Change in runway heading prompts $964K paint, surface project at Missoula airport

Missoula International Airport will be closing its main runway for several hours each day next month to complete a nearly $1 million project to reseal the runway’s surface and apply new numbers that represent the airfield’s shift in magnetic alignment. (Martin Kidston/Missoula Current)

Missoula International Airport will close its main runway for several hours each day next month to complete a nearly $1 million project to reseal the surface and apply new numbers that represent the airfield’s shift in magnetic alignment.

The Missoula County Airport Authority this week awarded the project contract to Maxwell Asphalt. The company’s bid of $964,000 was the lowest of six bids submitted for the project and came in 36 percent below the engineer’s estimate of $1.5 million.

All six bids were vetted by Morrison-Maierle.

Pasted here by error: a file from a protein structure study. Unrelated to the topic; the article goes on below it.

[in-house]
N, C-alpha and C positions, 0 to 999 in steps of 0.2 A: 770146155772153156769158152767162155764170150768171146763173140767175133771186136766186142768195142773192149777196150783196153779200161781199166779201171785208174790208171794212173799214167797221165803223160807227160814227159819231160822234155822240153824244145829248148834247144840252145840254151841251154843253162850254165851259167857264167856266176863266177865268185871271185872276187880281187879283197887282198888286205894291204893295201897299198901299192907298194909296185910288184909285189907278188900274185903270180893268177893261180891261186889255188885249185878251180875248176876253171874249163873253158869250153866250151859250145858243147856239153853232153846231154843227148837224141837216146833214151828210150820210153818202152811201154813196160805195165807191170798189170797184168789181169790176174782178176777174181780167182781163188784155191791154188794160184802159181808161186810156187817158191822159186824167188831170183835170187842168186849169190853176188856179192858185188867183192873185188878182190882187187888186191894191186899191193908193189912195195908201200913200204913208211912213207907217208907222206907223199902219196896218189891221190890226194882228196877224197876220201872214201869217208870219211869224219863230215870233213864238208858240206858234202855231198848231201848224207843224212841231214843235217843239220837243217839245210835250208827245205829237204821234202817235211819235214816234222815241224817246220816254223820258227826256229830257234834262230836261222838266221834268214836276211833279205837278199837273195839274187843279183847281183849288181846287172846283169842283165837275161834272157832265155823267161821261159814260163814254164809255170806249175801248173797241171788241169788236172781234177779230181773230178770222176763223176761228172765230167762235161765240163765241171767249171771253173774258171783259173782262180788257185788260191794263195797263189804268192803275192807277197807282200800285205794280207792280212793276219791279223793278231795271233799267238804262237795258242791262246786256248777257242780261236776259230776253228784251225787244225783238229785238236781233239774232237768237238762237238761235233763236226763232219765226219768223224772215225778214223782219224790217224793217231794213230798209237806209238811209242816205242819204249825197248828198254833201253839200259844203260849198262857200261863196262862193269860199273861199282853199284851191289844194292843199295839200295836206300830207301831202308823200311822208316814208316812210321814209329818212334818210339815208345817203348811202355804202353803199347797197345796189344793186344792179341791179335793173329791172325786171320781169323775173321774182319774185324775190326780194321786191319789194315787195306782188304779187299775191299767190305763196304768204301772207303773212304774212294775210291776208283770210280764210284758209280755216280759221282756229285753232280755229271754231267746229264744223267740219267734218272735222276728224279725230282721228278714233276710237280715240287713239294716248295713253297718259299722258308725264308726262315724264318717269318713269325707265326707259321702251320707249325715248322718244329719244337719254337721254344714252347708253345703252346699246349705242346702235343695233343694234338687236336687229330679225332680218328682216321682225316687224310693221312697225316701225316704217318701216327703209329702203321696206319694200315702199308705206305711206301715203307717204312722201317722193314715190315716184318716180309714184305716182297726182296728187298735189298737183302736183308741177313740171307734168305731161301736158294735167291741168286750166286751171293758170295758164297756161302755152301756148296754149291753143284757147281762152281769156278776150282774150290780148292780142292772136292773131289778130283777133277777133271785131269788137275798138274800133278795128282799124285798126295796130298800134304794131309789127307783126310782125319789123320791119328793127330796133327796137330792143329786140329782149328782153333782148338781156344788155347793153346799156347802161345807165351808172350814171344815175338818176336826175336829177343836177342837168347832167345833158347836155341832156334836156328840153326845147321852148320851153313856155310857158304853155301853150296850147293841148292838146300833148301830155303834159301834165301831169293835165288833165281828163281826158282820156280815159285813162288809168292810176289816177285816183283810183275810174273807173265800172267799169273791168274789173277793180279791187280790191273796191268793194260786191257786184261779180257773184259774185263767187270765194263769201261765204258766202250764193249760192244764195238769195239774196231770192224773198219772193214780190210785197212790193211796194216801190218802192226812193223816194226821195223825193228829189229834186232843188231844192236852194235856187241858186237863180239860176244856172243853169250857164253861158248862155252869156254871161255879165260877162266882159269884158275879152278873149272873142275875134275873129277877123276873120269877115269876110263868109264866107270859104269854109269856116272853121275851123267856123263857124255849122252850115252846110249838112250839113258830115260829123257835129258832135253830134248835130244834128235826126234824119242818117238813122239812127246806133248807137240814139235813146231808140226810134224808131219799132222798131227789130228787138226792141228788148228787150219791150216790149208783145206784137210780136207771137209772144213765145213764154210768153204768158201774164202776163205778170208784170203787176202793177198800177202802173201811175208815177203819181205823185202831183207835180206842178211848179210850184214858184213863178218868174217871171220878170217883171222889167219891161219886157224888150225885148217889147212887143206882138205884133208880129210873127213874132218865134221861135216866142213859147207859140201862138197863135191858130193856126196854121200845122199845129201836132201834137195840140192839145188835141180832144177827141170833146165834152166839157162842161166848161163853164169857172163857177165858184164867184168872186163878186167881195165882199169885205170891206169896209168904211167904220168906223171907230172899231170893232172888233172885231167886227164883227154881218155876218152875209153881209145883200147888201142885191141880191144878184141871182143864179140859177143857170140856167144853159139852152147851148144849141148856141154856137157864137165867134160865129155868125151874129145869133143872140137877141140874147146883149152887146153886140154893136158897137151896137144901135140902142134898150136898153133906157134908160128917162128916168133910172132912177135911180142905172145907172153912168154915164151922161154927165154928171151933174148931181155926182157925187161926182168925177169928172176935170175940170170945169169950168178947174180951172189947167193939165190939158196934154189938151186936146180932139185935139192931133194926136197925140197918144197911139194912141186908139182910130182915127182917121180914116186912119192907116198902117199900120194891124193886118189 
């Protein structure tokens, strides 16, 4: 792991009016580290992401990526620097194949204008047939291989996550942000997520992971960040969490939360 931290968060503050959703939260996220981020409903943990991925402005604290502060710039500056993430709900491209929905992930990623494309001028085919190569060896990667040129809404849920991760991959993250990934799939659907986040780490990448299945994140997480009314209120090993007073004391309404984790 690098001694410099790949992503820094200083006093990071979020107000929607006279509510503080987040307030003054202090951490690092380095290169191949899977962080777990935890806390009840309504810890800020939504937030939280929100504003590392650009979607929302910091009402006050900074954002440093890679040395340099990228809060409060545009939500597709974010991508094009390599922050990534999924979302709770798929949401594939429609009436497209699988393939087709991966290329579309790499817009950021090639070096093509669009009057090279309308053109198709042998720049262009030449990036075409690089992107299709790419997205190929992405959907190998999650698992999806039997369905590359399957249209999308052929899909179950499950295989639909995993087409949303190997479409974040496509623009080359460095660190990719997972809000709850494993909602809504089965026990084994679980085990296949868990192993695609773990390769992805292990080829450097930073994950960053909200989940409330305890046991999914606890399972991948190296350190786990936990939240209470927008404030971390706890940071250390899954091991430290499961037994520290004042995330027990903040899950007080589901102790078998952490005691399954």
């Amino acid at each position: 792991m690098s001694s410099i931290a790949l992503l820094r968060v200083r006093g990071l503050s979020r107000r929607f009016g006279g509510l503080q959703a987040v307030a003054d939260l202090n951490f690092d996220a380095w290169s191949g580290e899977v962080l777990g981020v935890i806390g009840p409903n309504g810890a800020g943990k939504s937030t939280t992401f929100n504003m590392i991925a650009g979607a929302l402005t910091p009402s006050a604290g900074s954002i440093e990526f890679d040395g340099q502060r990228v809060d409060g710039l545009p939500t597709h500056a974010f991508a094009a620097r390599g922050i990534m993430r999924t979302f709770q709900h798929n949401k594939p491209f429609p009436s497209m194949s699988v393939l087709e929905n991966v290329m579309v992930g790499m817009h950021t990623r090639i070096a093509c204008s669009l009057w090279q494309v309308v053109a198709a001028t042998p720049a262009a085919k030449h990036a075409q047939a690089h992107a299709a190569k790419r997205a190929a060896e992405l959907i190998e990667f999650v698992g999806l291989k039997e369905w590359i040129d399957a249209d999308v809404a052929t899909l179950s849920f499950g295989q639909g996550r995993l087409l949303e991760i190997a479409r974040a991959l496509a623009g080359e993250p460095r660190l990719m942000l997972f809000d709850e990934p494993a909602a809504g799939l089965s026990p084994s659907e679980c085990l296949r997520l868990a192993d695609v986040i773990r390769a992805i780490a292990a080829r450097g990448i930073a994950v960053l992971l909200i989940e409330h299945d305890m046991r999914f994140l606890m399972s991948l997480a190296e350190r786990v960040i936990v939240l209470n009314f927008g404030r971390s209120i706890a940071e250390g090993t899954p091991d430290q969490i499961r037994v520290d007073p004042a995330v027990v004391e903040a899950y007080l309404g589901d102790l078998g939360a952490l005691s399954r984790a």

“We started planning on this a year ago and planning with the airlines for the runway shutdowns,” said Shaun Shae of Morrison-Maierle. “We’ve been out there with them pretty much for the whole project. The bid they gave us was reflective of the competition.”

A year ago, airport officials noted a shift in magnetic alignment of the airport runways, which didn’t happen overnight. The change resulted from a shift of the magnetic pole, something that occurs naturally over time.

The numbers assigned to runways are based on compass settings. If one were to stand on the runway and align his or her compass, it would read 110 degrees at one end and 290 degrees at the other.

That alignment resulted in the original runway designations of 11/29 and 7/25. Now that will change to 12/30 and 8/26, marking a difference of roughly 10 degrees.

Starting on April 24, crews will begin to seal and resurface the runway and paint the new numbers. They will also complete grading work and install new sign panels on the airfield.

“We’ll be closed from 1 p.m. to 8 p.m. each day,” said airport director Cris Jensen. “That’ll affect our flight schedule for those eight days. We’re hoping for good weather. If we have weather issues, we’ll have to move some of that work to nighttime operations.”